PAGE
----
Tomlinson has gone on to work in a wide variety of groups, from Brian Ferry to experimental big band composer, Michael Garrick to leading and touring with his own quartet.
Tenor saxophonist Jim Tomlinson has released three albums, has been nominated for a Grammy and continues to compose, record and perform.
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Gracie Cole was born Grace Elizabeth Agnes Annie Cole on September 8, 1924 in Rowlands Gill, County Durham, England. Her father Albert moved to Yorkshire in search of work as a miner when she was two years old. He played cornet in colliery bands, and taught her to play the cornet at the age of 12. She went on to play with local brass bands in her teens, including the Firbeck Colliery Band alongside her father. In 1939 at 15, she made her first broadcast on the BBC Radio for Children’s Hour.
From 1940, Cole appeared as a guest soloist in two concerts with the Besses o’ th’ Barn brass band, and played with various other bands including the Grimethorpe Colliery Band. In 1942 she became the first woman to compete for the Alexander Owen memorial scholarship and won by an unprecedented 21-point margin. That same year Cole switched to being a dance band trumpeter, initially joining Gloria Gaye’s All Girls Band, who toured playing theatres and forces entertainment shows organised by the Entertainments National Service Association.
Following WWII playing with Rudy Starlita’s All-American Band entertaining American G.I.s, she joined Ivy Benson’s band as lead trumpet and soloist, and toured Britain, Europe and the Middle East with them for the next five years. The Fifties saw her joining the George Evans Band, then joined the Squadronaires, but finding male prejudice uncomfortable, Gracie left to form her own all-female band in 1952 for the next four years. She would work with singers like Carol Carr and Cleo Laine and front an all-male band at Mecca Ballrooms.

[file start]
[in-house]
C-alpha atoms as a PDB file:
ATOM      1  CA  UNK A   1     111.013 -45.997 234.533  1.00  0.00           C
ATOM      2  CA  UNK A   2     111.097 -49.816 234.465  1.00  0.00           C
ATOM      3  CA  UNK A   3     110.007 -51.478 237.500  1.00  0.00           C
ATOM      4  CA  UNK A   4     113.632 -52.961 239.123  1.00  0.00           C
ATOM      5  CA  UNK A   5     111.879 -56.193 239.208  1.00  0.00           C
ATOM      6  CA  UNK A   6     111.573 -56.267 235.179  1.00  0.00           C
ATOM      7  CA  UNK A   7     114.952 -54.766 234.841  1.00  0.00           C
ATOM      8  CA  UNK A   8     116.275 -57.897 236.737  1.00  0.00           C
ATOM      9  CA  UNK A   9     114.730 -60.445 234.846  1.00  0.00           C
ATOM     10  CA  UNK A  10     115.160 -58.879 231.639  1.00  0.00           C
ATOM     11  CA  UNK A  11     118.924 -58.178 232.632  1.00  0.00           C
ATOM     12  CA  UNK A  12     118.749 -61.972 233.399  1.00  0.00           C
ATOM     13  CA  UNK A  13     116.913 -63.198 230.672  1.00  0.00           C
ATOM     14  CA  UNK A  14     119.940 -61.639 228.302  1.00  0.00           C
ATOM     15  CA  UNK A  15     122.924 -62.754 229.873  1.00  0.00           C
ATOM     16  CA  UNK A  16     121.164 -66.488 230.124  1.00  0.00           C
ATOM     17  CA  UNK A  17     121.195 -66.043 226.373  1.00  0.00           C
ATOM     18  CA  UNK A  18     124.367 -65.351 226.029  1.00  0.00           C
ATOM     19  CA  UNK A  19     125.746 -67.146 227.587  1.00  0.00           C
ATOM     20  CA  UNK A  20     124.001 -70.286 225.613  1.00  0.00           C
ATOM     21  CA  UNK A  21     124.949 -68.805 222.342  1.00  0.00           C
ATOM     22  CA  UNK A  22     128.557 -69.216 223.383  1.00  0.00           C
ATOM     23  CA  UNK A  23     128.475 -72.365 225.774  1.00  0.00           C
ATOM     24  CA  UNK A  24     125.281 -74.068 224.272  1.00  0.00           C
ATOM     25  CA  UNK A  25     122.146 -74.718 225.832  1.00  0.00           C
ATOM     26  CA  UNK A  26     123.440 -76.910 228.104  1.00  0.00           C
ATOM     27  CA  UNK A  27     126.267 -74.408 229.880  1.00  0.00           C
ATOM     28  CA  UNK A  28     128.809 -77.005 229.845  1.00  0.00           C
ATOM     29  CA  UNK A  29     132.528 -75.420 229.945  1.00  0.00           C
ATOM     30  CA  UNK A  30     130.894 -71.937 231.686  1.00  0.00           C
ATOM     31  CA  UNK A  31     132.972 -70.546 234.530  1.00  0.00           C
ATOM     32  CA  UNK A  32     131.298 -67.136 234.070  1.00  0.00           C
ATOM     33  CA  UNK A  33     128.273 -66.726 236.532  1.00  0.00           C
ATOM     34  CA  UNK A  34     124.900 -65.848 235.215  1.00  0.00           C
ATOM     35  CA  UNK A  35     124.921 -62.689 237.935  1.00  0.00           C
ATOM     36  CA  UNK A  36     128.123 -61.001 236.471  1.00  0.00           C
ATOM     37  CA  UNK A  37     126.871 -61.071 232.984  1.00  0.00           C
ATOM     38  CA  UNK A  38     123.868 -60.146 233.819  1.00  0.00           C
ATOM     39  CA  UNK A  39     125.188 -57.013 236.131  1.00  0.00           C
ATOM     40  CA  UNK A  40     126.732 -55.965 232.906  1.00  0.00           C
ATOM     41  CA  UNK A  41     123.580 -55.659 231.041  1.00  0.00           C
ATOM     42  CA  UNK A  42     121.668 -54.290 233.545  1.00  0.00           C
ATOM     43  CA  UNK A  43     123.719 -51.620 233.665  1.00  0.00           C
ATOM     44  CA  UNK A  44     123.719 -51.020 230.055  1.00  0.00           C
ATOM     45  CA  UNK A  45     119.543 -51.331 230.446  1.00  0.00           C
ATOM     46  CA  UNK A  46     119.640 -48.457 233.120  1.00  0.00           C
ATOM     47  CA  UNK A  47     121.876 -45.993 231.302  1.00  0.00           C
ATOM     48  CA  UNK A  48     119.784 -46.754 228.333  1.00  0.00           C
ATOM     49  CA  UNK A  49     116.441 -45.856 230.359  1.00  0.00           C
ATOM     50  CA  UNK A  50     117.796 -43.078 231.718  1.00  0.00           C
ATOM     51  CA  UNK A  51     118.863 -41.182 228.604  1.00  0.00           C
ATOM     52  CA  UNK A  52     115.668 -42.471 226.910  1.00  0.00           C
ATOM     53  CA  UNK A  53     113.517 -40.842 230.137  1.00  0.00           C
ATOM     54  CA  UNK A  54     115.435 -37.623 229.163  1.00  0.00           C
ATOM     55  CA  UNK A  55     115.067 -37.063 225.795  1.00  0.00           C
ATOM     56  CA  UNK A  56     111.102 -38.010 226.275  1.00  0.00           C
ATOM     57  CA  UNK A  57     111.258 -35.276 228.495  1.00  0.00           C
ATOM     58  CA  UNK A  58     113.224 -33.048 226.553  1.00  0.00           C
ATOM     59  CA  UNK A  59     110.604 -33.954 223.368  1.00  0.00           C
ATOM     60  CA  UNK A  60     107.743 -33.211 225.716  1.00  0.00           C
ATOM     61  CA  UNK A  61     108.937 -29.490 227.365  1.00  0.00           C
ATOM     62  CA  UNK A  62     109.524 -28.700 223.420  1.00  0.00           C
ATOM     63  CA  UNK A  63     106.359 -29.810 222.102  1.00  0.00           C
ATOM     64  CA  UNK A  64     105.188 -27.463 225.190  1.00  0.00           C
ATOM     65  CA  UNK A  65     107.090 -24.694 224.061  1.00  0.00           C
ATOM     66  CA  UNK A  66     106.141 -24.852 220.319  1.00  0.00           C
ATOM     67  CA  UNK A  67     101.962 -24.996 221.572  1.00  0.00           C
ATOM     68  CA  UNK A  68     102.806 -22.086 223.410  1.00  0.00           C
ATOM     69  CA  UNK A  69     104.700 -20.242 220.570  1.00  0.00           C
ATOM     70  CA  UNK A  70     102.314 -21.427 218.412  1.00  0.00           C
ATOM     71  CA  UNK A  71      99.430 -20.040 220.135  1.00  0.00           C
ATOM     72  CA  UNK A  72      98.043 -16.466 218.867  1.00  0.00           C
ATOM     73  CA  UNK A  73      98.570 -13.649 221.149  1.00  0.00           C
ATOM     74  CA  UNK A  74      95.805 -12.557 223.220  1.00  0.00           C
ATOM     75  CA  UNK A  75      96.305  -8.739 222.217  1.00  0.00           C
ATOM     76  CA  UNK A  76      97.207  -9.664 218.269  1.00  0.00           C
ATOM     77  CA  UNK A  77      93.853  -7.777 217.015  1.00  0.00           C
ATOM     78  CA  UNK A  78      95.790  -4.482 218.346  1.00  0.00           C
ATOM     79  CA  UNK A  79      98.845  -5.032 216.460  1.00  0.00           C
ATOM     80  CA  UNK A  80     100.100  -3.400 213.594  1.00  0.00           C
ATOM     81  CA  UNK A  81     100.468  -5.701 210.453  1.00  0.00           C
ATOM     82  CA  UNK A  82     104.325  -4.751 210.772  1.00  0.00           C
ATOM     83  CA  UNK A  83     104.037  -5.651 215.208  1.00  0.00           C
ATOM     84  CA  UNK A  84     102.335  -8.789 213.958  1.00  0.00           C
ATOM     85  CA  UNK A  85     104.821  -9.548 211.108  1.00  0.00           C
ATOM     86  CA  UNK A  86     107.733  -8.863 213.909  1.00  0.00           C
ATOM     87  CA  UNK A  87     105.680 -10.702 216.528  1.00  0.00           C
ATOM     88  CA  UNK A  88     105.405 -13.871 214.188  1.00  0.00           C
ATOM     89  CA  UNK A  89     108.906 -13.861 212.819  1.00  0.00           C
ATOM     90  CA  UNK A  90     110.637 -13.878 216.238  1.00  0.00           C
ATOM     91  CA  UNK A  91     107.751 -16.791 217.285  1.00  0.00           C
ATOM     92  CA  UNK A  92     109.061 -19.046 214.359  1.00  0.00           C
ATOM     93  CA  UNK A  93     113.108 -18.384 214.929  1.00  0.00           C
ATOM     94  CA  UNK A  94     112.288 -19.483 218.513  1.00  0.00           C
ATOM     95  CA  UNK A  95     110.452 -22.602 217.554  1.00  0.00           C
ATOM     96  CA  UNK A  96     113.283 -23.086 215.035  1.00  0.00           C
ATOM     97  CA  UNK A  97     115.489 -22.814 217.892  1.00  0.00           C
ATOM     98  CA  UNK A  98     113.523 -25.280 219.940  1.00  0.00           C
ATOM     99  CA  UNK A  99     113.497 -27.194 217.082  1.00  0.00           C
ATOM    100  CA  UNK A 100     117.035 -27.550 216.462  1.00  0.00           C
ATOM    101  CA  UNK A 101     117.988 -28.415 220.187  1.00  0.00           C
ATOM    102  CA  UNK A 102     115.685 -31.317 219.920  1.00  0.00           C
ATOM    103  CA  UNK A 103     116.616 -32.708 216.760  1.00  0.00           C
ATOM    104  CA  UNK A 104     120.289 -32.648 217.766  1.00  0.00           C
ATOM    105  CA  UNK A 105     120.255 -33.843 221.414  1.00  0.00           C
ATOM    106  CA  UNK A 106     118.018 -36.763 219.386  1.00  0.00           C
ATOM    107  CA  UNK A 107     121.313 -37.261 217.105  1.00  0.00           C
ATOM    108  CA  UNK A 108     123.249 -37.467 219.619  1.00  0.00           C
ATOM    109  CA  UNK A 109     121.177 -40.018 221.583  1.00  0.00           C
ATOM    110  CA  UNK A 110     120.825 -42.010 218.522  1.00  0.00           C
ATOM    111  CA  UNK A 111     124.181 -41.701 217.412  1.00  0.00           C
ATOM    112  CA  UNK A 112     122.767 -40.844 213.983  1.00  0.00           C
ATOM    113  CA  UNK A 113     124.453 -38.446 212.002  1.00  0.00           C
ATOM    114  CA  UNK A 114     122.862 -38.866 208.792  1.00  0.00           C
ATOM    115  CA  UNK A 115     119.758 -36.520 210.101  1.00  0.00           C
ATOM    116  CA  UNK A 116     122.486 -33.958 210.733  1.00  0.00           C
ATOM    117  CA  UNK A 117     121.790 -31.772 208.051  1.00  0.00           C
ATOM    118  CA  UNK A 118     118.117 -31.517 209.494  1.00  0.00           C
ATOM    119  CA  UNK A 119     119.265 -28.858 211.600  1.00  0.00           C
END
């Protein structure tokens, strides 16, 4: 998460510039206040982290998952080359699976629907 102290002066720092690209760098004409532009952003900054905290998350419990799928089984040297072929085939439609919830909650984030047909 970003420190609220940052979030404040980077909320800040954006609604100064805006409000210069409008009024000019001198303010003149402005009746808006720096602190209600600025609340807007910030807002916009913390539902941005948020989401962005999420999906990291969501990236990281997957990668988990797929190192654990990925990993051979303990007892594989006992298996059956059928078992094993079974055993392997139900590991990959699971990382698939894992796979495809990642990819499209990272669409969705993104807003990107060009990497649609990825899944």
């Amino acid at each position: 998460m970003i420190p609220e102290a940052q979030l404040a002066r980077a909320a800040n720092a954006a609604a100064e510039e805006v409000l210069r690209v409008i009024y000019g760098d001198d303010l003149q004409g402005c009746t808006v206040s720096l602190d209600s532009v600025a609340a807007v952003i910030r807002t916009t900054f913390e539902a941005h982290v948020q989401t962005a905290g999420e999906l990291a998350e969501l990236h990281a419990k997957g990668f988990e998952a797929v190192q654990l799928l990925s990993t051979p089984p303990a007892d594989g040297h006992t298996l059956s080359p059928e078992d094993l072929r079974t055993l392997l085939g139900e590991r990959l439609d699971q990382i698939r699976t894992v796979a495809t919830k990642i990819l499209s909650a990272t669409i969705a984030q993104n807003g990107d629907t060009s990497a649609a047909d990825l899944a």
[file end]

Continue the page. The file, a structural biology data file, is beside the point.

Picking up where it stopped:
From the 1960s she concentrated on bringing up her two daughters and played on a freelance basis. She was active in encouraging local brass bands, and was made a freeman of the City of London in 1990 Toward the end of the decade cornetist, trumpeter and bandleader Gracie Cole developed Alzheimer’s disease and passed away on December 28, 2006 in Westcott, Surrey, United Kingdom at the age of 82.
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Heading towards what is arguably the best jazz club in Europe at Piet Heinkade 3, 1019 BR Amsterdam, Netherlands and perched on one side of the city’s almost transparent glass-and-iron riverside Muziekgebouw (Music Building), is Bimhuis. This Jazz Voyager is anticipating the claim that it offers the ideal live experience with its almost perfect acoustics and amphitheater-style seating and catching Lucia Cadotsch for around $20. This should mean there is not a bad seat in the house.
And beyond… during a concert, the curtains are raised behind the band to reveal the glass wall that renders the commanding, Renzo Piano-designed Nemo Museum. It is said to be a visual experience that reflects the thrilling sounds of the international jazz masters regularly performing at the Bimhuis. To purchase your tickets call +31 20 788 2150 or visit https://www.bimhuis.nl/.